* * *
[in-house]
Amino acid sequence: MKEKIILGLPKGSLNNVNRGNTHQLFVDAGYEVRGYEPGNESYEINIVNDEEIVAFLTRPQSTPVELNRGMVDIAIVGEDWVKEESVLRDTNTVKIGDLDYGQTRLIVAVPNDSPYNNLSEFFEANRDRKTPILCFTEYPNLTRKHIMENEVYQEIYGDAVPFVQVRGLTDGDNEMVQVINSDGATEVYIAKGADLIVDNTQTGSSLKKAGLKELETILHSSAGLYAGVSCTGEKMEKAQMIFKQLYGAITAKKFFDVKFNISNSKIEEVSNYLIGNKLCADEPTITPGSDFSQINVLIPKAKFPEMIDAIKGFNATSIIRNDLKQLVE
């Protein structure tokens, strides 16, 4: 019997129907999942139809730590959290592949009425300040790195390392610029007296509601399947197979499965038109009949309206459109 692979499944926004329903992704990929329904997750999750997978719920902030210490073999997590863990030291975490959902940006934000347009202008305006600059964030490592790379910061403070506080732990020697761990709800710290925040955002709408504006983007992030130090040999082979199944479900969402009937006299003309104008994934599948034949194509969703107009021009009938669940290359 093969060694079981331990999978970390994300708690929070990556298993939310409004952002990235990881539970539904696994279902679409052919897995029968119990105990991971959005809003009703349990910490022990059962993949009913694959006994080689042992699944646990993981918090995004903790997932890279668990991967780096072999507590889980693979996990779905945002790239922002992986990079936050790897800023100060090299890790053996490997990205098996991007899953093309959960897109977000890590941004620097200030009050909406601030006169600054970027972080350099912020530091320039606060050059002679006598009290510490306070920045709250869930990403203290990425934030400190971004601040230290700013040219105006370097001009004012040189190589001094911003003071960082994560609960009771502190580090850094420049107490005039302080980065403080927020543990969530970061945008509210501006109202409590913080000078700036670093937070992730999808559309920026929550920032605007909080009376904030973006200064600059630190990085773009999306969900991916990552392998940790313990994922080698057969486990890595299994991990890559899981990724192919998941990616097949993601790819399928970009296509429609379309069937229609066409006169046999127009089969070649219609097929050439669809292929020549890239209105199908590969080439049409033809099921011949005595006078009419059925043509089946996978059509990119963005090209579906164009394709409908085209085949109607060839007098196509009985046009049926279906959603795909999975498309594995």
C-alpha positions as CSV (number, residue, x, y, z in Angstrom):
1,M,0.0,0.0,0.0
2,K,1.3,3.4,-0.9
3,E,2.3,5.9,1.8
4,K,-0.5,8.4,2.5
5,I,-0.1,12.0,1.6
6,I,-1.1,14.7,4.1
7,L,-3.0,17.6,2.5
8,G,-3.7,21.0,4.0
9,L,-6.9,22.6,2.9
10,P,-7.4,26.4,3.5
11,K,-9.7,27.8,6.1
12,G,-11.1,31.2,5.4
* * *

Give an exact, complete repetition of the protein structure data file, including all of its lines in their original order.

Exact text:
[in-house]
Amino acid sequence: MKEKIILGLPKGSLNNVNRGNTHQLFVDAGYEVRGYEPGNESYEINIVNDEEIVAFLTRPQSTPVELNRGMVDIAIVGEDWVKEESVLRDTNTVKIGDLDYGQTRLIVAVPNDSPYNNLSEFFEANRDRKTPILCFTEYPNLTRKHIMENEVYQEIYGDAVPFVQVRGLTDGDNEMVQVINSDGATEVYIAKGADLIVDNTQTGSSLKKAGLKELETILHSSAGLYAGVSCTGEKMEKAQMIFKQLYGAITAKKFFDVKFNISNSKIEEVSNYLIGNKLCADEPTITPGSDFSQINVLIPKAKFPEMIDAIKGFNATSIIRNDLKQLVE
């Protein structure tokens, strides 16, 4: 019997129907999942139809730590959290592949009425300040790195390392610029007296509601399947197979499965038109009949309206459109 692979499944926004329903992704990929329904997750999750997978719920902030210490073999997590863990030291975490959902940006934000347009202008305006600059964030490592790379910061403070506080732990020697761990709800710290925040955002709408504006983007992030130090040999082979199944479900969402009937006299003309104008994934599948034949194509969703107009021009009938669940290359 093969060694079981331990999978970390994300708690929070990556298993939310409004952002990235990881539970539904696994279902679409052919897995029968119990105990991971959005809003009703349990910490022990059962993949009913694959006994080689042992699944646990993981918090995004903790997932890279668990991967780096072999507590889980693979996990779905945002790239922002992986990079936050790897800023100060090299890790053996490997990205098996991007899953093309959960897109977000890590941004620097200030009050909406601030006169600054970027972080350099912020530091320039606060050059002679006598009290510490306070920045709250869930990403203290990425934030400190971004601040230290700013040219105006370097001009004012040189190589001094911003003071960082994560609960009771502190580090850094420049107490005039302080980065403080927020543990969530970061945008509210501006109202409590913080000078700036670093937070992730999808559309920026929550920032605007909080009376904030973006200064600059630190990085773009999306969900991916990552392998940790313990994922080698057969486990890595299994991990890559899981990724192919998941990616097949993601790819399928970009296509429609379309069937229609066409006169046999127009089969070649219609097929050439669809292929020549890239209105199908590969080439049409033809099921011949005595006078009419059925043509089946996978059509990119963005090209579906164009394709409908085209085949109607060839007098196509009985046009049926279906959603795909999975498309594995």
C-alpha positions as CSV (number, residue, x, y, z in Angstrom):
1,M,0.0,0.0,0.0
2,K,1.3,3.4,-0.9
3,E,2.3,5.9,1.8
4,K,-0.5,8.4,2.5
5,I,-0.1,12.0,1.6
6,I,-1.1,14.7,4.1
7,L,-3.0,17.6,2.5
8,G,-3.7,21.0,4.0
9,L,-6.9,22.6,2.9
10,P,-7.4,26.4,3.5
11,K,-9.7,27.8,6.1
12,G,-11.1,31.2,5.4